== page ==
New York, NY | March 26, 2019

This week’s Effective Perspective Spotlight features Zak Mroueh, CCO & Founder of Canada’s award-winning agency, Zulu Alpha Kilo. The 2019 AME Advisory Council member spent a few minutes with Effective Perspective to share his thoughts on creative and strategic success, the importance of effectiveness, and his favorite recent campaign and more.

Zak Mroueh has been busy for the past decade building his agency Zulu Alpha Kilo into a globally awarded 110-person independent.

Throughout the years this creative and effective agency has garnered numerous accolades in prominent award competition including earning the 2018 AME Platinum Award North America for Harley Davidson Canada. In 2016, Zulu Alpha Kilo was named Ad Age’s Small Agency of the Year, the first time a non-U.S. agency had ever won overall top honours. The agency was also awarded as Ad Age’s International Small Agency of the Year in 2017.

A sought after creative and thought leader, most recently, Zak was featured in the May and April issues of Forbes magazine after Zulu was recognized as one of North America’s best small companies and praised for challenging the business conventions of the industry.

AME Awards: Why did you agree to participate on the AME Advisory Council?


Zak Mroueh: As great as it feels for us creative people to win awards, our work is only being judged by other creatives. To maintain relevance as an industry and with our clients, we need to demonstrate the effectiveness of our work. After all, it’s why we’re here and is key to the future of our industry. That’s why I agreed to participate.


AME Awards: As a strategic creative, what stand-out attributes do you recognize in award-winning creative and effective advertising…what do ads that have taken the brief and turned it into campaign that transforms opinions, evokes action and raises the bar for the brand have in common?


Zak Mroueh: I’ve always found the best ideas are equal parts creative and strategy. You can’t have one without the other. What they have in common is that they are easily summarized in an elevator pitch. So, whether at a party or having a family dinner, everyday people are able to share and articulate what they’ve seen to others. The idea and strategy are uncomplicated. The creative brief is showing. There’s an element of magic to it that entertains, provokes or educates. The reason most advertising isn’t creative or effective is we overthink and overcomplicate the process.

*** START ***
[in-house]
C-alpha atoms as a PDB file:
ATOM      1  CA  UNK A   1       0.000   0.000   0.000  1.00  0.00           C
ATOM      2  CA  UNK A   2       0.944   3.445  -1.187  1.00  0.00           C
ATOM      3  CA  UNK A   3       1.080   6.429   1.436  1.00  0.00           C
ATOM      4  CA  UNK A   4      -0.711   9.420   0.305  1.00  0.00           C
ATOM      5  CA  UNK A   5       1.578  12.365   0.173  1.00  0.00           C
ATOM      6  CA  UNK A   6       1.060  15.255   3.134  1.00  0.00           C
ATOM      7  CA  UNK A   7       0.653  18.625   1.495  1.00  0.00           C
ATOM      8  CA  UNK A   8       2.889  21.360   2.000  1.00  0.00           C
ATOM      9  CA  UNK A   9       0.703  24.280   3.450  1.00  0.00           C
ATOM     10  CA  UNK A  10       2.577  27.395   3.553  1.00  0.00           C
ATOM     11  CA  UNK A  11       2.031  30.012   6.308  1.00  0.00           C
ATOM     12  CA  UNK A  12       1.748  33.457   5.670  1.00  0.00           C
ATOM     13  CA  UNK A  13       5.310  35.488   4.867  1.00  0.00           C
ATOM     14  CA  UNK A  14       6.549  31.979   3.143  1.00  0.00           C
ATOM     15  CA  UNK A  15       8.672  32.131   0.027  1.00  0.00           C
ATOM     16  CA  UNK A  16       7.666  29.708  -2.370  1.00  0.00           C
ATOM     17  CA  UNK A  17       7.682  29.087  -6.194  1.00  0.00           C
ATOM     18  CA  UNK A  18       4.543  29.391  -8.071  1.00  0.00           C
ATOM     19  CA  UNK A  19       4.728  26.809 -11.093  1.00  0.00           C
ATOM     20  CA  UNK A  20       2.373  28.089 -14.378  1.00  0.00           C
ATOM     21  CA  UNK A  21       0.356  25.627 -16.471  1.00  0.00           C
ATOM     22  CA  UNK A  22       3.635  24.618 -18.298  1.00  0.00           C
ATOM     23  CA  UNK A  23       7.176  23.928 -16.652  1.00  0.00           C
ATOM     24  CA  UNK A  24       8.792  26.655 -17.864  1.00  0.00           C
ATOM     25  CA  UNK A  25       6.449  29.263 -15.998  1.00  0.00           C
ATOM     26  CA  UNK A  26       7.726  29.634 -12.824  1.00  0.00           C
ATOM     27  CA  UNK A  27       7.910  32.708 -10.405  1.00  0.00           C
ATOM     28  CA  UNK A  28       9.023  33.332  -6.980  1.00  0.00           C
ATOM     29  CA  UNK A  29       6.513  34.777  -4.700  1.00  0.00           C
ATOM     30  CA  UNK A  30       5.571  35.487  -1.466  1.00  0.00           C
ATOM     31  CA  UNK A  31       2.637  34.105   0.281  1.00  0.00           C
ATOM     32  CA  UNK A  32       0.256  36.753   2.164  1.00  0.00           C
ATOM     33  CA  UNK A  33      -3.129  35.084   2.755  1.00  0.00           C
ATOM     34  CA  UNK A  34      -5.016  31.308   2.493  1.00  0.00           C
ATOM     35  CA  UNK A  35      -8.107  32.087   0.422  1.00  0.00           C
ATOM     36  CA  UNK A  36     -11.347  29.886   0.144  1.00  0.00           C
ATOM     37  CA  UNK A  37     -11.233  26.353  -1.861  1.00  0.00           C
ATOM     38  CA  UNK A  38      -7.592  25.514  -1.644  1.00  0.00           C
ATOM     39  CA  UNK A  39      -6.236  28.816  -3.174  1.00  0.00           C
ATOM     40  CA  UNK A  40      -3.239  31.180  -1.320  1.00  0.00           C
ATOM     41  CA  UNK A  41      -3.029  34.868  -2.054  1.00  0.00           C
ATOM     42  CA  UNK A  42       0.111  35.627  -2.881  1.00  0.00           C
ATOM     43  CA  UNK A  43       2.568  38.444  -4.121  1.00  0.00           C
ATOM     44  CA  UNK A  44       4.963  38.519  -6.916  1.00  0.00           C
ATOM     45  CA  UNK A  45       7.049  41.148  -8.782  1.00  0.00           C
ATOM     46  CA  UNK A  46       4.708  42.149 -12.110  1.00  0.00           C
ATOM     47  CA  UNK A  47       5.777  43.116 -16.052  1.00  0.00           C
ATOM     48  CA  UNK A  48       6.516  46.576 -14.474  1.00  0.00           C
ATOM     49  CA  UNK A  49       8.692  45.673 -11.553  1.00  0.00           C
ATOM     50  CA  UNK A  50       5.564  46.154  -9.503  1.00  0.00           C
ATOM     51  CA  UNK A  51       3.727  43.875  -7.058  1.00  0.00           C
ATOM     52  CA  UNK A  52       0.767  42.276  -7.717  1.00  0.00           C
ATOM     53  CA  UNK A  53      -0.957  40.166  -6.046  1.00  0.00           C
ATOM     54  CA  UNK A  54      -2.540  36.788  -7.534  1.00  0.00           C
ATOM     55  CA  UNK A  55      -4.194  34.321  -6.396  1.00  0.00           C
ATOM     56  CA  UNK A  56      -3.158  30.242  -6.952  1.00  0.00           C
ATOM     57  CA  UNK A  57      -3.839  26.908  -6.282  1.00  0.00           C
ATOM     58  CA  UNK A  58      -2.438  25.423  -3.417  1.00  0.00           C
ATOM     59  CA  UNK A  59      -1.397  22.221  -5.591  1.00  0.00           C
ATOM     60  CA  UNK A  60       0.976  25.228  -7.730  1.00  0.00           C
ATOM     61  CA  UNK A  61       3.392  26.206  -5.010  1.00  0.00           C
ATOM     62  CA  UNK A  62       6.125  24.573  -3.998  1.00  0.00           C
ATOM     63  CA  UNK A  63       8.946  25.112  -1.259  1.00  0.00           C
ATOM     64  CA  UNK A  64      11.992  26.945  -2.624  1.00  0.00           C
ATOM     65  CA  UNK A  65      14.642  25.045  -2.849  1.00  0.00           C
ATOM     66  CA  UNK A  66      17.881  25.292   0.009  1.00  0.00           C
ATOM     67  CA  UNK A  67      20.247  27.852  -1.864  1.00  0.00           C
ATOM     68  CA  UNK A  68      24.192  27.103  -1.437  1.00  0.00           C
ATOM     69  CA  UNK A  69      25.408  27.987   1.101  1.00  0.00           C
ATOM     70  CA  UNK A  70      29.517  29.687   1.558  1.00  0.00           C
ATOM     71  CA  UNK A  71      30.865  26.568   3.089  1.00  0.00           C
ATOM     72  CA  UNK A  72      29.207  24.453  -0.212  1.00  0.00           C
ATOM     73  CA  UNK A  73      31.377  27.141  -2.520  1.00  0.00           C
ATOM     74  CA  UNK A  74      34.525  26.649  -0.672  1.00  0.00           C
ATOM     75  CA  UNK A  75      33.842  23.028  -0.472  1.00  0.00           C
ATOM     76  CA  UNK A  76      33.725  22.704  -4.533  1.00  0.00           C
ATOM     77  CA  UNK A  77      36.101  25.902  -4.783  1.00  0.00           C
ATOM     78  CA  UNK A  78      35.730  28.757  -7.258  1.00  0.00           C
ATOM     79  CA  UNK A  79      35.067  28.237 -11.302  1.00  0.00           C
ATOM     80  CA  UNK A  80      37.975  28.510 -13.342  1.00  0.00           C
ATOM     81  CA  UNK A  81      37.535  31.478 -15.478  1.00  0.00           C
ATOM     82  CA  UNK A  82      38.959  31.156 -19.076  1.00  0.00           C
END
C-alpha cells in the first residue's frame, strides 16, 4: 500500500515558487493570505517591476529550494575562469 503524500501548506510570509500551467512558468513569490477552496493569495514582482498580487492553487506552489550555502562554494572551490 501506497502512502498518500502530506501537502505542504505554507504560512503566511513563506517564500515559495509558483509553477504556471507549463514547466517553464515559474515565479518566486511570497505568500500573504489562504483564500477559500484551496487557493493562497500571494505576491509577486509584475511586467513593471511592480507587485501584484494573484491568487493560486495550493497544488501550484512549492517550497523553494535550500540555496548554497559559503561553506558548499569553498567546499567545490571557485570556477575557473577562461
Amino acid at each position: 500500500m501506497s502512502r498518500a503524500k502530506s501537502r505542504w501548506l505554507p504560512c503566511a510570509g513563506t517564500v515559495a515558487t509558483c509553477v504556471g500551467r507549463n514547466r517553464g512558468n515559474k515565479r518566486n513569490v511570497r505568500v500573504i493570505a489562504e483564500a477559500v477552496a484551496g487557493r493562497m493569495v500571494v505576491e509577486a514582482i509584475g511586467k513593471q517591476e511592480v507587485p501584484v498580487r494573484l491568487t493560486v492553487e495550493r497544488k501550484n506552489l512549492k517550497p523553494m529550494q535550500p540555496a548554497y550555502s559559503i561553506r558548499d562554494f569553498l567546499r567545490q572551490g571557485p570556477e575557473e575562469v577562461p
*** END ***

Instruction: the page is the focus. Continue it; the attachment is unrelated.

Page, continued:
AME Awards: In your personal work what are the hallmarks of creative and strategic success? What measurably effective campaign are you most proud of?

Zak Mroueh: To me, the best creatives are strategic, and the best strategists are creative. When you have an amazing brief, it makes the ideation process so much easier. In absence of a great brief, creative people have to bring out their inner strategist. As for recent campaigns, I’m very proud of a piece that our agency created called “The Away Game” for iconic Canadian coffee-and-donut chain Tim Hortons. We brought the only hockey team in Kenya to Canada, where they played a game alongside two of the greatest players in the sport today – Pittsburgh Penguins’ Sidney Crosby and Colorado Avalanche’s Nathan MacKinnon. It struck a nerve globally and we even turned it into a long-format documentary that played on national television. More than a typical ad, it got our entire country talking. The results have far exceeded expectations and “The Away Game” has become part of pop culture in Canada.


AME Awards: How do advertising/marketing awards that focus exclusively on Effectiveness, like AME help set the standard of excellence within the industry?


Zak Mroueh: There used to be a time when the effectiveness of an ad was all that mattered. But then creative awards came along and were like a magician’s misdirect. Our industry was mesmerized by the shiny gold objects, and, as the shows multiplied and expanded, many creatives forgot their purpose.  Shows dedicated to effectiveness are becoming more important globally because they weed out the scam work that has infiltrated many creative shows. There’s now even the global WARC 100, which is the effectiveness answer to the Gunn Report. It measures agencies on the results of their work based on how they do at the top effectiveness shows worldwide.


AME Awards: Are industry awards important and if so, what’s the ROI (value added besides a trophy) for entering?


Zak Mroueh: This is probably not what an awards show wants to hear, but I wish awards didn’t exist. They make agencies focus on the wrong things at times. That said, as long as they’re here, awards are one measuring stick for how well your creative product stacks up on a global scale. The value in entering is two-fold. It attracts talent and, yes, even clients. In fact, clients who seemingly don’t believe in awards will still shortlist agencies in pitches based on the reputation an agency has built through winning them. So, awards have some inherent value from an agency profile and new business perspective. For now.